I honestly wonder who thought that a book on such a specifically British issue would be a good fit for American readers. Even the title Chavs won’t have any meaning for American readers unless they are somehow plugged into British culture. It’s also telling that the New York Times tries to sell it as an economics book – probably because economics is a subject that New York Times readers care about – even though it seems to be much more about sociology. Not that Owen Jones will mind the free publicity.
The book does seem interesting though. I’d be almost tempted to buy it, if my budget for sociology books wasn’t non-existent ever since I left university.
Still on the subject of class in the UK, the Guardian offers this article about British writer William Nicholson complaining that “comfortable, middle-class, well-educated people living in the countryside” were no longer a legitimate subject for serious fiction.
My initial reaction to this article was: Has Nicholson ever actually read any fiction or at least looked at a bookstore shelf? Because bookstores, no matter where, are full of novels about “comfortable, middle-class, well-educated people living in the countryside” and their affairs, divorces and broken marriages. Sometimes, there a murder, too.
Indeed, it turns out that Nicholson and the Guardian are well aware that there are plenty of novels about comfortable middle class people on the shelves, but those novels are genre fiction, mysteries, women’s fiction as well as chick lit and its variations, i.e. not “serious literature” as Mr Nicholson understands it.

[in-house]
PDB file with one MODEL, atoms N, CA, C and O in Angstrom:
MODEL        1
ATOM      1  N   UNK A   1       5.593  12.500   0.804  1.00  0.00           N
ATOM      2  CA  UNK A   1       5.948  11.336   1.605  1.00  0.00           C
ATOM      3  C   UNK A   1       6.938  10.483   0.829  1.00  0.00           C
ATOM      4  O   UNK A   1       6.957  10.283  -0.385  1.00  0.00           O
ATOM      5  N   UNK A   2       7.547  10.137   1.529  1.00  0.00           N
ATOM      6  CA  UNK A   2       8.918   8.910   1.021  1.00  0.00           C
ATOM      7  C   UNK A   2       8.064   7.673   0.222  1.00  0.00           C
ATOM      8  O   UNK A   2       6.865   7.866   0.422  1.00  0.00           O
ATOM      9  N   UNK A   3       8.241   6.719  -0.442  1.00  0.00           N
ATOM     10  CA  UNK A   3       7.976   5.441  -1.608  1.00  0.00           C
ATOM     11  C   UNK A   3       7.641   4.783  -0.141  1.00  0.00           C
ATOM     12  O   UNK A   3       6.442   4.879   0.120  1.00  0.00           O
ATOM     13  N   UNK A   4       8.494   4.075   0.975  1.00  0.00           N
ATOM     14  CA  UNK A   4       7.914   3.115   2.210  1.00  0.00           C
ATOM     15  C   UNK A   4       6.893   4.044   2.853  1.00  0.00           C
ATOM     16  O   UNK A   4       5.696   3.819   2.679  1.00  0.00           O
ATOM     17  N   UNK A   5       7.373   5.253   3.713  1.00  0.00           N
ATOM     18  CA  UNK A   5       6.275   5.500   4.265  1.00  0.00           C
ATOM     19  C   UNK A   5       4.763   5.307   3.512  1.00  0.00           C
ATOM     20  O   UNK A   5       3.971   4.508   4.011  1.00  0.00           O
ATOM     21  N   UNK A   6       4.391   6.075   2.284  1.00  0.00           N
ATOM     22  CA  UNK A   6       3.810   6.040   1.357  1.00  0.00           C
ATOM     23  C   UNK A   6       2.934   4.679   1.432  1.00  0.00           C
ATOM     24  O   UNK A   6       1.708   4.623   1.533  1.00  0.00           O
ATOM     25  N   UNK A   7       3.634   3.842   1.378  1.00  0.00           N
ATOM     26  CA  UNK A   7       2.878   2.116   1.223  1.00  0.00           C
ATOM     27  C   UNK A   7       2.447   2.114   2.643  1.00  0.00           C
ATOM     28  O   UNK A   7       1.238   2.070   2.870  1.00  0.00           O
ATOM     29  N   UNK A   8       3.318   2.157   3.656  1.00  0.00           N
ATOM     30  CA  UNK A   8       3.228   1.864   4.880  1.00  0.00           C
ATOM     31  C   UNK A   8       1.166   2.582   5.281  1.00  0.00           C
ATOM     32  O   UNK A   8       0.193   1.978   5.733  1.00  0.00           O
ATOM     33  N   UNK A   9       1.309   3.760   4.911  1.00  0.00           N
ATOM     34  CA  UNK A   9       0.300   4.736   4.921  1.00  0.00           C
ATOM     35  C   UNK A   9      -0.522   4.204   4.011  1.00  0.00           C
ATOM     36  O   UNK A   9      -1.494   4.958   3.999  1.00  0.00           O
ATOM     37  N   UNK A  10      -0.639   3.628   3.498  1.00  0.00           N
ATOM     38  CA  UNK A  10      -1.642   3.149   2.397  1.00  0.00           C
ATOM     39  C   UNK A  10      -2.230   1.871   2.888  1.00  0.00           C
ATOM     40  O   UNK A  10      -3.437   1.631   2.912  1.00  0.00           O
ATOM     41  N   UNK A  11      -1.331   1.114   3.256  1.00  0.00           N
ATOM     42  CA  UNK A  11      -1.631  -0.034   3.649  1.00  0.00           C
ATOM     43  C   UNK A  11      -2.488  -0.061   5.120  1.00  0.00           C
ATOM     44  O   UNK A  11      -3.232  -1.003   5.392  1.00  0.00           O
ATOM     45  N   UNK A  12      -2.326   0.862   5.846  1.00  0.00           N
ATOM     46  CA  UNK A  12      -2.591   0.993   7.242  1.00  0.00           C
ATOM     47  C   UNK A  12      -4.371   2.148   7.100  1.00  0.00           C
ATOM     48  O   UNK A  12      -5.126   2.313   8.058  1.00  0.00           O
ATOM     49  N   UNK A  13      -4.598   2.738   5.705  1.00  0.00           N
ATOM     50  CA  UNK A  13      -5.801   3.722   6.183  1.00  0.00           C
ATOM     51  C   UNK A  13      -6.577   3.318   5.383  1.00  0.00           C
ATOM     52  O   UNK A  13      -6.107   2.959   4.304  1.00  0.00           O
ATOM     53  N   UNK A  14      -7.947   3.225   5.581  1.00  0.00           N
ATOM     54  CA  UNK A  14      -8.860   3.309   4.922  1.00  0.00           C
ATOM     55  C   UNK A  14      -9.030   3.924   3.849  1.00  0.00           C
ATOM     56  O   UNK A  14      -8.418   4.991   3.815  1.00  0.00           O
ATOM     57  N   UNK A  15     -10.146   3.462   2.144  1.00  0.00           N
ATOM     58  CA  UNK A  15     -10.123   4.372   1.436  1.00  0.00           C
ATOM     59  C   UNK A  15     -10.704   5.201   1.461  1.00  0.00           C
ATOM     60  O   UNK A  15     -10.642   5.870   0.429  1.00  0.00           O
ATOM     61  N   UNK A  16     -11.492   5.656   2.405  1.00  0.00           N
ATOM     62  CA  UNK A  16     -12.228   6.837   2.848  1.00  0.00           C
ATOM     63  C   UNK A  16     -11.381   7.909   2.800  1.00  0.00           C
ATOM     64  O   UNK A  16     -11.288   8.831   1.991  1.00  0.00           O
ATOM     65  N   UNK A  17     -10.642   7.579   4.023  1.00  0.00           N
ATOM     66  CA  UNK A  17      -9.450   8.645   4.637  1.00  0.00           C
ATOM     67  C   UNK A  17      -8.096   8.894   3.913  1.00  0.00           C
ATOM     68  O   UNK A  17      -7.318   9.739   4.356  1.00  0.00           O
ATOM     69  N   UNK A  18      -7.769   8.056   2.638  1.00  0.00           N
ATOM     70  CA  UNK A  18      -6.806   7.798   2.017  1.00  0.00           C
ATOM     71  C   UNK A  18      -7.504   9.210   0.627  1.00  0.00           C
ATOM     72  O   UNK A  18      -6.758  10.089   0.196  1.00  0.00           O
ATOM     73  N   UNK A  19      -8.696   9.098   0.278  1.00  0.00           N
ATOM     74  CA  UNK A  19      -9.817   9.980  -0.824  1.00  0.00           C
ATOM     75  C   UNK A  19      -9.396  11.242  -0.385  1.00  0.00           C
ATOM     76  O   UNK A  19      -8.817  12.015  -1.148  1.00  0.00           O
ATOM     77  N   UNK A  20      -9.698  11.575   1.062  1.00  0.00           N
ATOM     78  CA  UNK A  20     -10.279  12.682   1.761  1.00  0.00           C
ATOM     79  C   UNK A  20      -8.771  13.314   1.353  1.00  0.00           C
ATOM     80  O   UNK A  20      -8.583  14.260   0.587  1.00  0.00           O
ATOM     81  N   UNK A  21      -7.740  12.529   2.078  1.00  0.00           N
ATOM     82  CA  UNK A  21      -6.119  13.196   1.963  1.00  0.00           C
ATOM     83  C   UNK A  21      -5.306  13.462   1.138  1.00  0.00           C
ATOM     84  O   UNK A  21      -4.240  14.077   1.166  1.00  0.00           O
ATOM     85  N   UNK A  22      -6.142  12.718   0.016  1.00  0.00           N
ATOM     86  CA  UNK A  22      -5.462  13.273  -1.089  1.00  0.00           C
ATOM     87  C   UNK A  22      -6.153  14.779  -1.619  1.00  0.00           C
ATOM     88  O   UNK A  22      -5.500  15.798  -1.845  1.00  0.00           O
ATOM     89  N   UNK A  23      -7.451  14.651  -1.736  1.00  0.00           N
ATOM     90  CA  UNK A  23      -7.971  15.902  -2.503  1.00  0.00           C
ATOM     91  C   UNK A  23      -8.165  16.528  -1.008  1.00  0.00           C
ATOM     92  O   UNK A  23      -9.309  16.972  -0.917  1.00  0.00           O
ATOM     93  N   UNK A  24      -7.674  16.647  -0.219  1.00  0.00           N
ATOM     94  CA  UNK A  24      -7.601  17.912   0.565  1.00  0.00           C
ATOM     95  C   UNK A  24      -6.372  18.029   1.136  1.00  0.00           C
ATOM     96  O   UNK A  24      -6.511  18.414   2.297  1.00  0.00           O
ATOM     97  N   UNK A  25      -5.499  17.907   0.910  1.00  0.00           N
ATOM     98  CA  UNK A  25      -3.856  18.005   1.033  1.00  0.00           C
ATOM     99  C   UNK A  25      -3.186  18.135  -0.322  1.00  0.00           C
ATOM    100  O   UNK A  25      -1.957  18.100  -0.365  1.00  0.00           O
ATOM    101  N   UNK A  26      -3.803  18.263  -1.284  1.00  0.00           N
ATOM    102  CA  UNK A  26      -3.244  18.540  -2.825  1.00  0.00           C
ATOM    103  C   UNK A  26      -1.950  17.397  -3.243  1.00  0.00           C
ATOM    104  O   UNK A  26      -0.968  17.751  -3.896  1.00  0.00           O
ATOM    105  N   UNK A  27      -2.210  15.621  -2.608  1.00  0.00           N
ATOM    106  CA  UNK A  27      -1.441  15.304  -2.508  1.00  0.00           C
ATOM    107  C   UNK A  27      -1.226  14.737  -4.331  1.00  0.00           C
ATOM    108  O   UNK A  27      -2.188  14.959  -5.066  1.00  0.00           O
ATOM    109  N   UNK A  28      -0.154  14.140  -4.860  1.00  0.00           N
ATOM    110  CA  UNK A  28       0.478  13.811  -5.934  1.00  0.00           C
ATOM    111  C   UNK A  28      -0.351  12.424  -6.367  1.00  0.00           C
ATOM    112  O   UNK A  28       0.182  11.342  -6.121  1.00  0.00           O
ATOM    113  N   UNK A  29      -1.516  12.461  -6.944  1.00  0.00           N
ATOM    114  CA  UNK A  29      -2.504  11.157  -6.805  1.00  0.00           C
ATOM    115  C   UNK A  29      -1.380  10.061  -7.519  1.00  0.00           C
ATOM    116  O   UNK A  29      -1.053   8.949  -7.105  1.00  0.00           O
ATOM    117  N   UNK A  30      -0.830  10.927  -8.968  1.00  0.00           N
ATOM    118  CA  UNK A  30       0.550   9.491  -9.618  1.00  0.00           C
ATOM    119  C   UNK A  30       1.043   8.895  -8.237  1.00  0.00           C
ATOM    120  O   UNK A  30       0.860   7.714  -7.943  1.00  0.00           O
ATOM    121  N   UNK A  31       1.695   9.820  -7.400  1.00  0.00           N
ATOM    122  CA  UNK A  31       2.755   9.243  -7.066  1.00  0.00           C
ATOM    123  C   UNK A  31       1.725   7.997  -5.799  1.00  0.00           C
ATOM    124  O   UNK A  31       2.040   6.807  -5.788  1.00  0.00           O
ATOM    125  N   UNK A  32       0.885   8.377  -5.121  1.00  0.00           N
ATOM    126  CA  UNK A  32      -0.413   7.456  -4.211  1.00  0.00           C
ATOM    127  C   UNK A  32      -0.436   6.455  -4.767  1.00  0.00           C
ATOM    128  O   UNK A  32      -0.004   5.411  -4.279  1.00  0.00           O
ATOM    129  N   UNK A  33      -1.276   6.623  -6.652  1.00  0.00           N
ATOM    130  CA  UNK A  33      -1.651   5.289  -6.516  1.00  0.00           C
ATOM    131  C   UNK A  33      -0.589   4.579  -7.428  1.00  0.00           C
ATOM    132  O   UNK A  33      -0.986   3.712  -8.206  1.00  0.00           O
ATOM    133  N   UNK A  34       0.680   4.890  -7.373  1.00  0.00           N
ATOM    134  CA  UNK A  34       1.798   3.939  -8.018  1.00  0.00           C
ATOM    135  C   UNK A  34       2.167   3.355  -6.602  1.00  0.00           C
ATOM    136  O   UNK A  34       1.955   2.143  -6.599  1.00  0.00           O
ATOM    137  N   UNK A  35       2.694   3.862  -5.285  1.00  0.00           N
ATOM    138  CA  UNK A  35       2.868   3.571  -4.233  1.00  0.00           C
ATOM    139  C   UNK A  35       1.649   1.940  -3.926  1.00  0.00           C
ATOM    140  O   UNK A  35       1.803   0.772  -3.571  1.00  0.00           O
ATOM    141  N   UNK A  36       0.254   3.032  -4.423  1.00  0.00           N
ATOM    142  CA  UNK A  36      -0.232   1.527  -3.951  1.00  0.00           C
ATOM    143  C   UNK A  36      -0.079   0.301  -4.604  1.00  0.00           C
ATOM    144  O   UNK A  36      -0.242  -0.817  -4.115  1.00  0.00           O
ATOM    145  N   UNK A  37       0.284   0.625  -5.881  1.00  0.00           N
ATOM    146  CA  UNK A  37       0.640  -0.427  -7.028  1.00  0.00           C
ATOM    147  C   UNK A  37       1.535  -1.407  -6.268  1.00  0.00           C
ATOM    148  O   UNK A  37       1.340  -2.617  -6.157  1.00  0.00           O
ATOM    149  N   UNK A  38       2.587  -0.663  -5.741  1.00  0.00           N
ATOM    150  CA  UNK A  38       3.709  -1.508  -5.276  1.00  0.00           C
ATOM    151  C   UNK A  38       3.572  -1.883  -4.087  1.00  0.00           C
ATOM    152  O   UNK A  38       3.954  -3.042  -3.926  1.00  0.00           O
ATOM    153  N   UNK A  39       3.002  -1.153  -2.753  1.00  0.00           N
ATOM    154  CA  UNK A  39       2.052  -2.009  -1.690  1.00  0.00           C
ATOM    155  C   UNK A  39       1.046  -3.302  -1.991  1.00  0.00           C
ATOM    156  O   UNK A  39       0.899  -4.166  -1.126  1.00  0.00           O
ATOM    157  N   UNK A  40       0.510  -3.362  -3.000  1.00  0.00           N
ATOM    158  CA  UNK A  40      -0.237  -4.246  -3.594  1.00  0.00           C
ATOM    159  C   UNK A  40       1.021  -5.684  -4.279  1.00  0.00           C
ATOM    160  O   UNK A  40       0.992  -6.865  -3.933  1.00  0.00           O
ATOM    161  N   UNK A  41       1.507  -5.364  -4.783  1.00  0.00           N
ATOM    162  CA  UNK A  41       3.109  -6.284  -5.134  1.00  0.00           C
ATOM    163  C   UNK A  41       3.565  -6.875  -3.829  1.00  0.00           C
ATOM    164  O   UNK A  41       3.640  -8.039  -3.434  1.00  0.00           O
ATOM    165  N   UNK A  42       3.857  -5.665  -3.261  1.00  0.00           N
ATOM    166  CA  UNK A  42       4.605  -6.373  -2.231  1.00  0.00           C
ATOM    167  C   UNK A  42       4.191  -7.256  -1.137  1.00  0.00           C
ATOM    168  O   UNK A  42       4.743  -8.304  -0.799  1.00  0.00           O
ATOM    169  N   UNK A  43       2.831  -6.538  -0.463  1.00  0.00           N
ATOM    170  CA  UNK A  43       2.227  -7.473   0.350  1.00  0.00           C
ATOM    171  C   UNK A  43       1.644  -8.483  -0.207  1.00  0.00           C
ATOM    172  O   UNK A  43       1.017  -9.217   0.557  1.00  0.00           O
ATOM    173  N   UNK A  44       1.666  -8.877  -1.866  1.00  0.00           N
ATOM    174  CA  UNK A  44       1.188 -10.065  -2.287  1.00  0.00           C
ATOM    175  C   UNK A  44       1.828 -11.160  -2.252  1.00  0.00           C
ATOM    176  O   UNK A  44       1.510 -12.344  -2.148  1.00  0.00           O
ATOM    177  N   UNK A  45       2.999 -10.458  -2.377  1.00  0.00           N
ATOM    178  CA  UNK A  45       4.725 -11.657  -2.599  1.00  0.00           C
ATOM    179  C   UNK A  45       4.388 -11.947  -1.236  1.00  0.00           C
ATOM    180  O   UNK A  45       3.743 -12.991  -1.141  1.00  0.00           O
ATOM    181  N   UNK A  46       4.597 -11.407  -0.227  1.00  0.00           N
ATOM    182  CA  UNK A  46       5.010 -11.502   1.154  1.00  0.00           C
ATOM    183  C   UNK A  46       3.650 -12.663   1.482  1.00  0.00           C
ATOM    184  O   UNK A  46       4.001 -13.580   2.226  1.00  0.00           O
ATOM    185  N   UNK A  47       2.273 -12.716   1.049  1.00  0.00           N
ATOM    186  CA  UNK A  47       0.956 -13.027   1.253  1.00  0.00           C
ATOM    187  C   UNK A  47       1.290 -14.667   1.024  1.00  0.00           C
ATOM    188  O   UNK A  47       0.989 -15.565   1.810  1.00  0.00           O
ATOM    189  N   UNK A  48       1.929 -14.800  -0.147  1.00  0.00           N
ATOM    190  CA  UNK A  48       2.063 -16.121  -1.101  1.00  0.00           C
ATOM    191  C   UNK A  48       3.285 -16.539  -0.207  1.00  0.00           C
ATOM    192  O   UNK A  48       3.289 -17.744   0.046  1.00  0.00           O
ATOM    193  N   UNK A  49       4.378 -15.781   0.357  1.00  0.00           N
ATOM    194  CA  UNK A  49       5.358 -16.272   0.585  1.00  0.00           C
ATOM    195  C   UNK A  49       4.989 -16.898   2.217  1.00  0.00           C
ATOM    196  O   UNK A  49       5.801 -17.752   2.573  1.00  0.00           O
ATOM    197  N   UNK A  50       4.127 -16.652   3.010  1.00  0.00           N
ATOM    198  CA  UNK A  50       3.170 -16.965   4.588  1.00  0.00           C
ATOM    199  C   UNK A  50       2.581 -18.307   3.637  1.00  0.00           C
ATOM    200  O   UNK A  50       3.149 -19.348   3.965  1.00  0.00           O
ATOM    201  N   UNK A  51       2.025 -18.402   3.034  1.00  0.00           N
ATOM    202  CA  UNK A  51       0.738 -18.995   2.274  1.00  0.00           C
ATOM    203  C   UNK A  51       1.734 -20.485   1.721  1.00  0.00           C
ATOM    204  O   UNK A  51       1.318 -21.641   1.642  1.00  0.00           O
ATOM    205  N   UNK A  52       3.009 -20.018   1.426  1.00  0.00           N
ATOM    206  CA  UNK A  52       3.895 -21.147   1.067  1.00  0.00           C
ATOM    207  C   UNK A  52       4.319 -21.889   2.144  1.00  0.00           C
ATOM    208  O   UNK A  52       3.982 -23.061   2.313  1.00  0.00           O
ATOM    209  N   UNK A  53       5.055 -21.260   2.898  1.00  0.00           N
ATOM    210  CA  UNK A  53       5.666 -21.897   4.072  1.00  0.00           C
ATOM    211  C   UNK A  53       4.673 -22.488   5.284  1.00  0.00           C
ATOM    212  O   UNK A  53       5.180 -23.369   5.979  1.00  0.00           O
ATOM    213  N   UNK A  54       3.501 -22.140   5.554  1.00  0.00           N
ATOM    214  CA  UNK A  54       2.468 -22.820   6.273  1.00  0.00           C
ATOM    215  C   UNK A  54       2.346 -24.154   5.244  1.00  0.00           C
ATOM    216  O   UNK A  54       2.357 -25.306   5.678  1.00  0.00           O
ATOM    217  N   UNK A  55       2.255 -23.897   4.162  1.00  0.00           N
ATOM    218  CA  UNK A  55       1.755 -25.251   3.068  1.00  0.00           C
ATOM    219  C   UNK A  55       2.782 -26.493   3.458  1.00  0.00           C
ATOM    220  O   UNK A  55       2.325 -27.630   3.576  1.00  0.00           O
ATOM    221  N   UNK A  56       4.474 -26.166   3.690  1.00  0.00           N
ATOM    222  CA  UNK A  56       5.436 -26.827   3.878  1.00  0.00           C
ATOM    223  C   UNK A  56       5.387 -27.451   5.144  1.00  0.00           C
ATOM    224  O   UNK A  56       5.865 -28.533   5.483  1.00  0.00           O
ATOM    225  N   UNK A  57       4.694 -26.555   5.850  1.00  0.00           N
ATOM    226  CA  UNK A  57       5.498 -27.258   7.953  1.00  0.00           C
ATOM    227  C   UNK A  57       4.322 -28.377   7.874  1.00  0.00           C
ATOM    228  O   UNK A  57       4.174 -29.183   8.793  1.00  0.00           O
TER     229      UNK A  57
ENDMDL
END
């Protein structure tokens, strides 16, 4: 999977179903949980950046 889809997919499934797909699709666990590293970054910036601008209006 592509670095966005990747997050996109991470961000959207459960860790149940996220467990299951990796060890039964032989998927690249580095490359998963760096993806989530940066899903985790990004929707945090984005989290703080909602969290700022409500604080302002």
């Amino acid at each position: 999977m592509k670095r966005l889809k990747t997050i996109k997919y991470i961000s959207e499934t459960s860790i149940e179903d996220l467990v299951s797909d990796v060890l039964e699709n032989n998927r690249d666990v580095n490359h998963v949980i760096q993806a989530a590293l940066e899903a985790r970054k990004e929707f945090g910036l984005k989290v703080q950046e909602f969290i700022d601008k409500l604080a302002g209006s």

Meanwhile in the same Guardian article, a Scottish writer named Alan Warner claimed that there was a “sly, unspoken literary prejudice against working-class lives and characters”, which was another comment that made me go, “Huh? Have you ever read any British fiction? Cause a whole lot of it is about working class lives and characters.”
And indeed, the article offers a couple of examples including obvious ones like Alan Sillitoe, Irvine Welsh and Roddy Doyle as well as crime writer David Pearce on whose novels the Red Riding Trilogy, a British TV miniseries I did not like at all, was based. I actually have a long post about Red Riding and my issues with it in draft form. Maybe I should finish and post it some time.
Another author mentioned in the context of working class fiction is one James Kelman, whose works are described as featuring a “powerfully influential use of Glasgow vernacular”. I strongly suspect that Mr Kelman may be the Scottish working class writer to which a well-meaning creative writing teacher once compared my writing voice only to tell me in the same breath that I shouldn’t waste my lovely voice on genre but instead do something like that voicy Scottish working class writer did. I answered, “Sorry, but I’m neither Scottish nor working class and my life is completely boring.” and was so pissed off that I promptly forgot the name of the Scottish working class writer. If that writer was indeed James Kelman, I should probably read something by him now. Besides, I am no longer angry at that creative writing teacher, since he only meant well.
To sum it up, it doesn’t seem as if neither writing about working classes nor writing about well-educated rural middle classes is really in danger of dying out in Britain.
And from the department of weird coincidences: Just two days ago I mentioned that the collapse of Leo Kirch’s media empire also killed off Farscape for good, though Kirch’s own TV stations never broadcast the latter seasons. And now that Kirch is dead, I’m channel surfing on late night TV and what do I come across? A couple of random Farscape episodes in the middle of the night on one of Kirch’s former TV stations. It must be from at least a couple of seasons later than the last episodes I saw, because Aeryn Sun is now pregnant with Crichton’s child and I have no idea what else is going on. Very weird. Almost as if Kirch was somehow preventing Farscape from airing on TV stations he no longer even owned and now he’s dead, Farscape is suddenly back.